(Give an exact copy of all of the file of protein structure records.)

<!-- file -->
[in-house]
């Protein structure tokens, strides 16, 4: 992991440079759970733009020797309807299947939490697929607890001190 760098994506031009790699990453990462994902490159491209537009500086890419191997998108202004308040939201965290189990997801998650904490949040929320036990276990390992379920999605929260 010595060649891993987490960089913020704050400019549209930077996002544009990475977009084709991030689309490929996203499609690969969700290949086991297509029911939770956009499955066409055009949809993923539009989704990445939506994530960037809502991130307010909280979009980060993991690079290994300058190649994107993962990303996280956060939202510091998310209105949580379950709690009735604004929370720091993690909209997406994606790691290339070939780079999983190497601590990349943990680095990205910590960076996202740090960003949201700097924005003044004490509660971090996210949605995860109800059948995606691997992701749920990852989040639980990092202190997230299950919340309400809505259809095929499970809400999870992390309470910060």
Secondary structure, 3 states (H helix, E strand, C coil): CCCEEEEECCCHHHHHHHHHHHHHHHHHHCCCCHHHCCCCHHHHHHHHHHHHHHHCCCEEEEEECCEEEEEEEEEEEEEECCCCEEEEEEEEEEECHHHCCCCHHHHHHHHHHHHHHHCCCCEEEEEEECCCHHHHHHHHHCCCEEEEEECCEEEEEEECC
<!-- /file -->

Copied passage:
[in-house]
């Protein structure tokens, strides 16, 4: 992991440079759970733009020797309807299947939490697929607890001190 760098994506031009790699990453990462994902490159491209537009500086890419191997998108202004308040939201965290189990997801998650904490949040929320036990276990390992379920999605929260 010595060649891993987490960089913020704050400019549209930077996002544009990475977009084709991030689309490929996203499609690969969700290949086991297509029911939770956009499955066409055009949809993923539009989704990445939506994530960037809502991130307010909280979009980060993991690079290994300058190649994107993962990303996280956060939202510091998310209105949580379950709690009735604004929370720091993690909209997406994606790691290339070939780079999983190497601590990349943990680095990205910590960076996202740090960003949201700097924005003044004490509660971090996210949605995860109800059948995606691997992701749920990852989040639980990092202190997230299950919340309400809505259809095929499970809400999870992390309470910060």
Secondary structure, 3 states (H helix, E strand, C coil): CCCEEEEECCCHHHHHHHHHHHHHHHHHHCCCCHHHCCCCHHHHHHHHHHHHHHHCCCEEEEEECCEEEEEEEEEEEEEECCCCEEEEEEEEEEECHHHCCCCHHHHHHHHHHHHHHHCCCCEEEEEEECCCHHHHHHHHHCCCEEEEEECCEEEEEEECC